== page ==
20 Jun Maybe Tomorrow by Penny Parkes
Hope in hard times
I’m so delighted to be asked onto the blogtour for Penny Parkes’ new book. She is a thoughtful and insightful writer, and her stories, set in a life that often reflects our own, always carry a strong message for the reader.
Single mother Jamie Matson has fallen on hard times. Having lost her travel business during the recent pandemic, she’s living with 10-year-old son Bo in a squalid rented flat whose damp walls trigger Bo’s asthma to alarming degrees.
Her boss at the local deli has no sympathy. He wants her at work, earning her minimum wage – so poky in its paucity that Jamie and Bo frequently have to rely on the local foodbank.
It’s humiliating – but it could also be Jamie’s salvation, for the people she meets there fast become friends. Staff nurse Kath, whose husband fritters her hard-earned wages away, Bonnie, the entrepreneurial hairdresser and Amy, an unemployed teenager are just some of the people who help Jamie realise that there is no shame in poverty.
She has two unlikely saviours, too, in elderly Ruth and Henry Waverly, who offer her and Bo sanctuary in their granny annexe. All Jamie has to do in return is help them around the house.
As Jamie and her foodbank friends are drawn into Ruth and Henry’s life, an unlikely community blooms – one that can reach out and help each other with so much more than material needs.
Once the future looked bleak – maybe tomorrow it will be brighter.
This story explores real challenges
This is a very thoughtful story, exploring the very real challenges that face so many people in today’s economic climate.
It exemplifies that people may need to turn to food banks through no fault of their own, and explores how judgmental we as a society can be.
Jamie is a very strong character, despite being weighed down by her multiple worries of no money and no career prospects, Bo’s asthma and his neurodivergence which puts him in danger of being labelled and pigeon-holed– something she resists fiercely for her bright, articulate, artistic son.
She is very proud, and in some ways that is her flaw. In her own words she is always “braced for the worst in people and braced to be let down”. I found that very sad, and for me, it actually made her a less empathetic character. She is kind and loyal and caring, but that prickly exterior keeps you at arms’ length. She’s so afraid of being judged that she judges other people harshly.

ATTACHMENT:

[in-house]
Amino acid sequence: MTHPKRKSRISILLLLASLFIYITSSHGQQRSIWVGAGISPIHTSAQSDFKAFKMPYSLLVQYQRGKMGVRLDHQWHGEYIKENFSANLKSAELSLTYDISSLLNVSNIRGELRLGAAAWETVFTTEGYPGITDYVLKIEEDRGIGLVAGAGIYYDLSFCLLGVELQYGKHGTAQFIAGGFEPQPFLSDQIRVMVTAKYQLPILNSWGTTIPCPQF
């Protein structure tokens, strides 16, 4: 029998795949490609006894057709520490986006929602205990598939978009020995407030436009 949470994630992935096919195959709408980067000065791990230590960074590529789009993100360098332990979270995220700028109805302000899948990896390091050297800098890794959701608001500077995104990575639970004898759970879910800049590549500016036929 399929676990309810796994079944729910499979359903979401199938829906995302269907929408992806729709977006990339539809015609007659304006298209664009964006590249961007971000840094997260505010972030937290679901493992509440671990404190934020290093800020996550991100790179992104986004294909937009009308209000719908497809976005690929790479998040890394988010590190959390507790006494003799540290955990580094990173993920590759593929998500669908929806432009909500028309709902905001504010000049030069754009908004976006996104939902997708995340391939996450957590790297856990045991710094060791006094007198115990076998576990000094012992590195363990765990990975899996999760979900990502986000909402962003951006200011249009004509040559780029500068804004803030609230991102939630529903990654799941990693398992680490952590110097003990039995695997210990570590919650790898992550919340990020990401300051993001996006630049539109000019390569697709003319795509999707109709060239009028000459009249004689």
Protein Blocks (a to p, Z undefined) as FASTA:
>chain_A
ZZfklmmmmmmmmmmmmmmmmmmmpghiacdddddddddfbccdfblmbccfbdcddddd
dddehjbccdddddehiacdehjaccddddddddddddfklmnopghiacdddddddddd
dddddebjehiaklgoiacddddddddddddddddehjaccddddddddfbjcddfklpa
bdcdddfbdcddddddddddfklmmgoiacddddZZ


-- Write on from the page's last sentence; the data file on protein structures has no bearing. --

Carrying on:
Some, like her old boss and her lascivious landlord deserve it. But maybe the school headmaster does have Bo’s genuine interests at heart – allowing Bo to be assessed could open other doors to him.
Warmth and community
With such serious themes, the joy and the humour of this story are to be found in the little things that make up day-to-day life. They’re supplied by the more eccentric characters in the book – Henry, who is a highly-functioning autistic person and immediately bonds with Bo; Ruth, whose increasing forgetfulness leads her into scrapes; Amy, who sees no problem in calling her hairdressing salon “Crap But Cheap”; and finally Bo – a truly delightful boy, wise beyond his years in some ways, but in so many others a typical 10-year-old verging on adolescence with all the problems it brings. He sees – more clearly than Jamie perhaps – the best as well as the worst in people, and never allows the challenges of life to bring him down.
You won’t find many laugh-out-loud moments in this story, but there is plenty to warm your heart in the support that the characters offer each other, the friendships that are knitted through hardship and the message of hope that things can get better, if only we open or hearts and minds to the opportunities that come our way, however unlikely they seem.
Maybe Tomorrow by Penny Parkes is published by Simon & Schuster in paperback and ebook
About the Author
Penny Parkes, author of best-selling books, lives in the Cotswolds with her husband, two children and a geriatric spaniel. She will often be found plotting epic train journeys through the Alps, baking gluten-free goodies or attempting to prove that you can, in fact, teach an old dog new tricks.
Thanks to Sarah-Jade Virtue of Books and the City for inviting me on this blogtour and to publishers Simon & Schuster for the copy of the book.
Catch up with the rest of the blogtour at the links on the poster
More by this author